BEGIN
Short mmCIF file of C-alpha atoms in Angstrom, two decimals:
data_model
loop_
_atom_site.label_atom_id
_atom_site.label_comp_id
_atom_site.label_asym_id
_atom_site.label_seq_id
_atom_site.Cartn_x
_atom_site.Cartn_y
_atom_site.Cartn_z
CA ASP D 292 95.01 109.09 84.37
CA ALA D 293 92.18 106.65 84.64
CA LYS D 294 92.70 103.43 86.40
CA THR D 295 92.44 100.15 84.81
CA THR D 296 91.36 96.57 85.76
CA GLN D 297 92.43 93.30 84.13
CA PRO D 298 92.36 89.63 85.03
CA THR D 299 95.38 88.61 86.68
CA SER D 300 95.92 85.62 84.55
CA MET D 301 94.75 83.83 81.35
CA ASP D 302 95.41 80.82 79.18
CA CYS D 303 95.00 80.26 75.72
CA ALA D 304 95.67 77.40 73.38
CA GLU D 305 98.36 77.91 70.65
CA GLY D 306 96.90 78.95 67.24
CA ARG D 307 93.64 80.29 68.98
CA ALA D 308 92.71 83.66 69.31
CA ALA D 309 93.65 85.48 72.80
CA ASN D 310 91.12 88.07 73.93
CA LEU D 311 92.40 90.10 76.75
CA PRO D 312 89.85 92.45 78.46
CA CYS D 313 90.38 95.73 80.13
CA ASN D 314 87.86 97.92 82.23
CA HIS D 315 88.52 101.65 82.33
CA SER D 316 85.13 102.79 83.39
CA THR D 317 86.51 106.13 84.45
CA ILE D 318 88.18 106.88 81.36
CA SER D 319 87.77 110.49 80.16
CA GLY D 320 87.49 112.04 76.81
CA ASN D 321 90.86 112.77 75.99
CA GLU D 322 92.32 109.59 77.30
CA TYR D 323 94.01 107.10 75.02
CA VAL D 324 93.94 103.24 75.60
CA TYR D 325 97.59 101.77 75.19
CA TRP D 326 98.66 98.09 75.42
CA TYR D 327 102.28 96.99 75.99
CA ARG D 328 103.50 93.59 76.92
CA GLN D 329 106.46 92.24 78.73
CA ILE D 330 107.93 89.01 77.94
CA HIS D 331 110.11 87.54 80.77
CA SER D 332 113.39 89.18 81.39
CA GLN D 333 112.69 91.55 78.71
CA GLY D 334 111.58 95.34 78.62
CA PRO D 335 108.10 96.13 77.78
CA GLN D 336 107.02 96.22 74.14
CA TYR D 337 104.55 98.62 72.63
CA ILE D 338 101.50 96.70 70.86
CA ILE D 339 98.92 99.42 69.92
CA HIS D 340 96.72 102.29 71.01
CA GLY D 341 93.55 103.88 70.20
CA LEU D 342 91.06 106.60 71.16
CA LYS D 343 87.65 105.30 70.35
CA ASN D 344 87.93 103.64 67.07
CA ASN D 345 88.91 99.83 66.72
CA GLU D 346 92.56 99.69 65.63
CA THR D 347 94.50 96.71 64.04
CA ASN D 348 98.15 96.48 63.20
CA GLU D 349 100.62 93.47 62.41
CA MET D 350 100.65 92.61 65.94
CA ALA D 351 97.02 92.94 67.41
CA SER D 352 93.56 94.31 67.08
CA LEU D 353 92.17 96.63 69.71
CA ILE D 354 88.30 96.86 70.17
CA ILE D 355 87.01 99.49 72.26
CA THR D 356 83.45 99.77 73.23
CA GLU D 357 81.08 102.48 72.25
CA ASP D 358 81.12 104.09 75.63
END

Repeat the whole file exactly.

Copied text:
Short mmCIF file of C-alpha atoms in Angstrom, two decimals:
data_model
loop_
_atom_site.label_atom_id
_atom_site.label_comp_id
_atom_site.label_asym_id
_atom_site.label_seq_id
_atom_site.Cartn_x
_atom_site.Cartn_y
_atom_site.Cartn_z
CA ASP D 292 95.01 109.09 84.37
CA ALA D 293 92.18 106.65 84.64
CA LYS D 294 92.70 103.43 86.40
CA THR D 295 92.44 100.15 84.81
CA THR D 296 91.36 96.57 85.76
CA GLN D 297 92.43 93.30 84.13
CA PRO D 298 92.36 89.63 85.03
CA THR D 299 95.38 88.61 86.68
CA SER D 300 95.92 85.62 84.55
CA MET D 301 94.75 83.83 81.35
CA ASP D 302 95.41 80.82 79.18
CA CYS D 303 95.00 80.26 75.72
CA ALA D 304 95.67 77.40 73.38
CA GLU D 305 98.36 77.91 70.65
CA GLY D 306 96.90 78.95 67.24
CA ARG D 307 93.64 80.29 68.98
CA ALA D 308 92.71 83.66 69.31
CA ALA D 309 93.65 85.48 72.80
CA ASN D 310 91.12 88.07 73.93
CA LEU D 311 92.40 90.10 76.75
CA PRO D 312 89.85 92.45 78.46
CA CYS D 313 90.38 95.73 80.13
CA ASN D 314 87.86 97.92 82.23
CA HIS D 315 88.52 101.65 82.33
CA SER D 316 85.13 102.79 83.39
CA THR D 317 86.51 106.13 84.45
CA ILE D 318 88.18 106.88 81.36
CA SER D 319 87.77 110.49 80.16
CA GLY D 320 87.49 112.04 76.81
CA ASN D 321 90.86 112.77 75.99
CA GLU D 322 92.32 109.59 77.30
CA TYR D 323 94.01 107.10 75.02
CA VAL D 324 93.94 103.24 75.60
CA TYR D 325 97.59 101.77 75.19
CA TRP D 326 98.66 98.09 75.42
CA TYR D 327 102.28 96.99 75.99
CA ARG D 328 103.50 93.59 76.92
CA GLN D 329 106.46 92.24 78.73
CA ILE D 330 107.93 89.01 77.94
CA HIS D 331 110.11 87.54 80.77
CA SER D 332 113.39 89.18 81.39
CA GLN D 333 112.69 91.55 78.71
CA GLY D 334 111.58 95.34 78.62
CA PRO D 335 108.10 96.13 77.78
CA GLN D 336 107.02 96.22 74.14
CA TYR D 337 104.55 98.62 72.63
CA ILE D 338 101.50 96.70 70.86
CA ILE D 339 98.92 99.42 69.92
CA HIS D 340 96.72 102.29 71.01
CA GLY D 341 93.55 103.88 70.20
CA LEU D 342 91.06 106.60 71.16
CA LYS D 343 87.65 105.30 70.35
CA ASN D 344 87.93 103.64 67.07
CA ASN D 345 88.91 99.83 66.72
CA GLU D 346 92.56 99.69 65.63
CA THR D 347 94.50 96.71 64.04
CA ASN D 348 98.15 96.48 63.20
CA GLU D 349 100.62 93.47 62.41
CA MET D 350 100.65 92.61 65.94
CA ALA D 351 97.02 92.94 67.41
CA SER D 352 93.56 94.31 67.08
CA LEU D 353 92.17 96.63 69.71
CA ILE D 354 88.30 96.86 70.17
CA ILE D 355 87.01 99.49 72.26
CA THR D 356 83.45 99.77 73.23
CA GLU D 357 81.08 102.48 72.25
CA ASP D 358 81.12 104.09 75.63